# Chapter 15

```REVOLUTIONS IN SCIENCE AND POLITICS
1600-1715
CHAPTER 15
Theories of the Universe
• Geocentricism
– Earth is center of the universe
– Supported by Aristotelian deductive logic
– Expounded upon by Ptolemy (Egypt)
• Heliocentrism
– The sun is the center of our solar system.
– Promoted by Nicolas Copernicus (Poland), but not
published until near death.
– Tycho Brahe (Denmark) in part supported
Copernican system, but had a stationary earth.
• Johannes Kepler (Germany) inherited Brahe’s
data, mathematically proposed 3 planetary
laws:
– Planets move in ellipses, not circles
– The closer to the sun, the faster a planetary body
moves in orbit; the farther moves slower
– The solar system is regular and organized by
mathematical relationships
– “Inter Jovem et Martem planetum interposui.”
Between Jupiter and Mars a planet I will place.
• Galileo Galilei (Italy) postulated or discovered
– The universe was larger than Ptolemy guessed
– Jupiter has moons
– Earliest law of inertia (a mass remains in motion
until a force stops it)
– The Earth moves
• Sir Isaac Newton (England) is know for law of
gravity, calculus, and three laws of motion:
– A mass in motion remains in motion until acted upon by an
outside force (and corollary)
– F=ma
– For every action there is an equal and opposite reaction.
INDUCTIVE LOGIC
• Based upon the collection of data through
observation
• Reasons from the specific (data) to the general
(a conclusion)
• Basis of Western thought (empiricism) and the
scientific method
Scientific Method
1.
2.
3.
4.
5.
6.
State problem
Review literature
Formulate hypothesis
Collect data
Analyze data
Draw conclusions
Chemistry and Medicine
• Alchemy, while looking at the elements,
concentrated on
– Transmuting metals into gold or silver
– Discovery of a panacea (elixir of life)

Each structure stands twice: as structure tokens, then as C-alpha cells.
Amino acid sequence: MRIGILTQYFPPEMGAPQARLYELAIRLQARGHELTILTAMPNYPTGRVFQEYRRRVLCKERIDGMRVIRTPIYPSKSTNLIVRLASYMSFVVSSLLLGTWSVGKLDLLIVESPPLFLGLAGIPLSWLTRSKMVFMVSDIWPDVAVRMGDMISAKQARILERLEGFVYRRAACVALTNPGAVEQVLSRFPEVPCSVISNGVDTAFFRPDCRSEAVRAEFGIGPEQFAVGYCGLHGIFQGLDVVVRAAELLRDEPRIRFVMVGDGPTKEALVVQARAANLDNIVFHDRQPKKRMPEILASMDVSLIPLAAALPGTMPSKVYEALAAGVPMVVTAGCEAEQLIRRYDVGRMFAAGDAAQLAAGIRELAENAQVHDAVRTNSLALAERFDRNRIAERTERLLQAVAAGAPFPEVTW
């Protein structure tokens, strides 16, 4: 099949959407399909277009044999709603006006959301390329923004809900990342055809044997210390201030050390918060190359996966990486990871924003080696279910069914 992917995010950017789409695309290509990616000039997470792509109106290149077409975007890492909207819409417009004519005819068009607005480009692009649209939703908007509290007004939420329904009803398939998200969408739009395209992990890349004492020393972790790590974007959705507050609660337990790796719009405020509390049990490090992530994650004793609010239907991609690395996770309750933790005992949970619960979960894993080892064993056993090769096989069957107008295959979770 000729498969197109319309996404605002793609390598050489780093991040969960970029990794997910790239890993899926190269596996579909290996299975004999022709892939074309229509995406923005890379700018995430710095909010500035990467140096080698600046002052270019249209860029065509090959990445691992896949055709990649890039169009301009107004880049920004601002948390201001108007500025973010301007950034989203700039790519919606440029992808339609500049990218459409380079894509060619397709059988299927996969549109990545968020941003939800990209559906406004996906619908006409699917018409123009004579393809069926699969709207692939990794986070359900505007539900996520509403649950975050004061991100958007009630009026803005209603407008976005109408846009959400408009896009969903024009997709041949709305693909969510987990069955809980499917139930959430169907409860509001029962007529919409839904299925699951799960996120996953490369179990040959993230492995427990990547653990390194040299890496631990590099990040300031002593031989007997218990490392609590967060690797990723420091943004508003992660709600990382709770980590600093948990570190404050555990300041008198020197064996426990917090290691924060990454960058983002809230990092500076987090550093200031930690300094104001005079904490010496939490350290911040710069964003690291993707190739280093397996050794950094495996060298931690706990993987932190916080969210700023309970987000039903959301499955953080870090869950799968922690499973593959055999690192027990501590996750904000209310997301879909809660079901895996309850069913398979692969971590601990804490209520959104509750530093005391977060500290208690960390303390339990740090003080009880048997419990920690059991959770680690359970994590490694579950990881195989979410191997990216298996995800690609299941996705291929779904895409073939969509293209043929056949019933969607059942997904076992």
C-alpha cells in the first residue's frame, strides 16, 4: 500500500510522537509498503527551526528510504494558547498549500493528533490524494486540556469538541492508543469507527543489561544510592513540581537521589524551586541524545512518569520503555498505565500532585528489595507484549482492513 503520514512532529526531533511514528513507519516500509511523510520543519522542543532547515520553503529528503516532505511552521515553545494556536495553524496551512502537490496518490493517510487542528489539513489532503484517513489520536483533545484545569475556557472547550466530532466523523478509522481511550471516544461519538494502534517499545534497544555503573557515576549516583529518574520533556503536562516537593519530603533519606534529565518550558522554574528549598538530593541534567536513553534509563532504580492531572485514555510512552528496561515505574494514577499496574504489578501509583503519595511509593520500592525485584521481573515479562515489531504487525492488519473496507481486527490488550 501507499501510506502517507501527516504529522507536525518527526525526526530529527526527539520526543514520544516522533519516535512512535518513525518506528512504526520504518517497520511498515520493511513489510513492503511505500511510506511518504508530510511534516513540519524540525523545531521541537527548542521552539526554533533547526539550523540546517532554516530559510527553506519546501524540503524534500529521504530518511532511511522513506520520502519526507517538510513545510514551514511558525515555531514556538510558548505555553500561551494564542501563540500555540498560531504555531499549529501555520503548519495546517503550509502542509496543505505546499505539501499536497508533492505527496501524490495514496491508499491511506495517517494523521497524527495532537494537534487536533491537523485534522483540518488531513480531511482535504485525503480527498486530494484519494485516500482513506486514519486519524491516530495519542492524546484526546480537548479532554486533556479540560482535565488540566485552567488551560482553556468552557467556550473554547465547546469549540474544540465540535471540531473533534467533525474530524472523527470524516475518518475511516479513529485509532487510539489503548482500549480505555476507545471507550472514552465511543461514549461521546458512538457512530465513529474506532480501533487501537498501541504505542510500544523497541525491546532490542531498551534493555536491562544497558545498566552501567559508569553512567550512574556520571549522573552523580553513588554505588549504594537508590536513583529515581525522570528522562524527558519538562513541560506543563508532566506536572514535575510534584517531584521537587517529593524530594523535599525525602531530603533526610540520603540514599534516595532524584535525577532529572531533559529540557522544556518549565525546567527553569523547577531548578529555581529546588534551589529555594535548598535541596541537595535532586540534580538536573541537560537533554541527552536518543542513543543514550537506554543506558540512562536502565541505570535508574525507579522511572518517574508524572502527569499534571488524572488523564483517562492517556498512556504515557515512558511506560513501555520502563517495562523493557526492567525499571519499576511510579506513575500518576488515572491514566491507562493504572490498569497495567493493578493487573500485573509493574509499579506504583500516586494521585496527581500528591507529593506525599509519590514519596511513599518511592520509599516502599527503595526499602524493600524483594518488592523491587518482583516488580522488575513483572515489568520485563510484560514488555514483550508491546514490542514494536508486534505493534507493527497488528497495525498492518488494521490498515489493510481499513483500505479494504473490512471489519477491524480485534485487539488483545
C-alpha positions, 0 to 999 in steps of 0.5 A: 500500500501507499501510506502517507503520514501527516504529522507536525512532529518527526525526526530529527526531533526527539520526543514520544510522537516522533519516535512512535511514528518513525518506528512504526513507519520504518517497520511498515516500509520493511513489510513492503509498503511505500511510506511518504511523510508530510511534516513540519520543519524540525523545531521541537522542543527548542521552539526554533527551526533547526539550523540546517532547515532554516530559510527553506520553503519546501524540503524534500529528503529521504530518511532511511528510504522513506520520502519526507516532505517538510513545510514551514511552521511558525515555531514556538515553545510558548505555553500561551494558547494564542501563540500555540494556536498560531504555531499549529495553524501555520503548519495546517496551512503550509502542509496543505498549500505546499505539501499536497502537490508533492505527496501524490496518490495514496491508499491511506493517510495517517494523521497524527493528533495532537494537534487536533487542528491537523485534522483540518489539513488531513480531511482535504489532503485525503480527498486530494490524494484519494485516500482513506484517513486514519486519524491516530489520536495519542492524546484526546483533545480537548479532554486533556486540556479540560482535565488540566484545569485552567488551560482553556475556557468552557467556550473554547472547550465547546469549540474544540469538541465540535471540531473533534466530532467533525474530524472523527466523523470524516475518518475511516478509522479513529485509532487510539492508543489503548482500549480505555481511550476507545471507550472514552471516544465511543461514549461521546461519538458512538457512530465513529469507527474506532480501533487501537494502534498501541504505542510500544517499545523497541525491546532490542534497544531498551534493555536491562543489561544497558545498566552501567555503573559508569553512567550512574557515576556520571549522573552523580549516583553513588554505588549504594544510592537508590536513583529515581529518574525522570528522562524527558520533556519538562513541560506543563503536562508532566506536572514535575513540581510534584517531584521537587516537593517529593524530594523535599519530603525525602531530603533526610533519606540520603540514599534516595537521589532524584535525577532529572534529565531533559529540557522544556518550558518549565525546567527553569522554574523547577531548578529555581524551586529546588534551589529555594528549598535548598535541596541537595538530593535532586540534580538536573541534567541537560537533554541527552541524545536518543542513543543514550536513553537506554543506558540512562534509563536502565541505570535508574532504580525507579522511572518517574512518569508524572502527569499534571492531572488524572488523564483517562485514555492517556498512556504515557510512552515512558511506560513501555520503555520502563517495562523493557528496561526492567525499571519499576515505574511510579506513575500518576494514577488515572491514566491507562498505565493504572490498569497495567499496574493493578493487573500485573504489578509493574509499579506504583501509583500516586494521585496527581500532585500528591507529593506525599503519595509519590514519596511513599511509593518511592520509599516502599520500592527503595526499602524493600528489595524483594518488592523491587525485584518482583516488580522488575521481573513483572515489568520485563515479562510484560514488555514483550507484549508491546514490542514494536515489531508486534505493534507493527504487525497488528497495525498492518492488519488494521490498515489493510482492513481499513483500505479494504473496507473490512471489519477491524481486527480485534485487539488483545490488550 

– Discovery of a universal solvent
• Chemistry, particularly inorganic chemistry, would
evolve from alchemy, with Englishman Robert
Boyle leading the way. Known for Boyle’s Law of
Gases:
– There exists an inversely proportional relationship
between the absolute pressure and volume of a gas, if
the temperature is kept constant within a closed
system.
• Andreas Versalius (Italy) researched the
circulation of the blood in the body, refuting
Galen and Aristotle
• William Harvey (England/Italy) proved a
constant quantity of blood continuously
circulated throughout the body [no ebb &
flow]
• Marcello Malpighi discovered the capillaries
Philosophy
• Sir Francis Bacon (1561-1626)
– “Knowledge is Power”
• René Descartes(1596-1650)
– Mathematician, provided foundation for analytic
geometry
– Wrote Discourse on Method his 4 step approach to
knowledge (problem solving)
1.
2.
3.
4.
Accept nothing as true unless self-evident
Split problems into manageable parts
Review & re-examine solutions
– Practiced skepticism (questioned everything) and
deductive reasoning
– Pushed a dualistic theory of knowledge (the realm
of the body—physical--and the realm of the mind)
• Mind and body only interact through the intervention
of God
• “ Cogito ergo sum” [I think, therefore I am.]
• Blaise Pascal (1623-1662) mathematician and
Jansenist
– Human beings can’t know the natural world NOR
themselves. Only limited knowledge.
– Pascal’s wager
Political Thought
NATURAL LAW
• Hugo Grotius
maintained “natural
law” should govern
relations between
states.
• Natural law was
founded in human
reason, applied to all,
and was unchanging.
• The “Golden Rule”
applied to states.
DIVINE RIGHT
• Bishop Bouisset
defended theory kings
rule by divine right
• Divine right monarch
in subjects lives as
ordained by God, not
reason
ABSOLUTISM
• Thomas Hobbes believed
everything could be
explained using
mechanistic, natural laws.
• Wrote Leviathan, setting
forth a theory of
government based on idea
that Humans are driven by 2
forces: fear of death, and
quest for power.
between ruler and subjects,
in which they surrender
absolute power to the ruler
LIBERALISM
• Promulgated by John Locke
• Believed human nature was
naturally good, and humans
could govern selves.
• Ideal System: a government
limited by laws, subject to
will of citizens, existing to
protect life and property
• Believed humans possess
reason
• If rulers break agreement,
revolt is justified
• Locke believed the newborn
was a tabula rasa, rather
than Descartes’ progammed
individual.
Responses to New Thought
• Virtuosos appeared, dabbling in the latest
science
• Bernard de Fontenelle wrote Conversations on
the Plurality of Worlds, a dialogue between
himself and a countess, explaining science
• Pierre Bayle authored the Historical and
Critical Dictionary, a combo encyclopedia and
dictionary, remarkable because it paid for
itself, and proved there was a literate public.
```
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41 Cards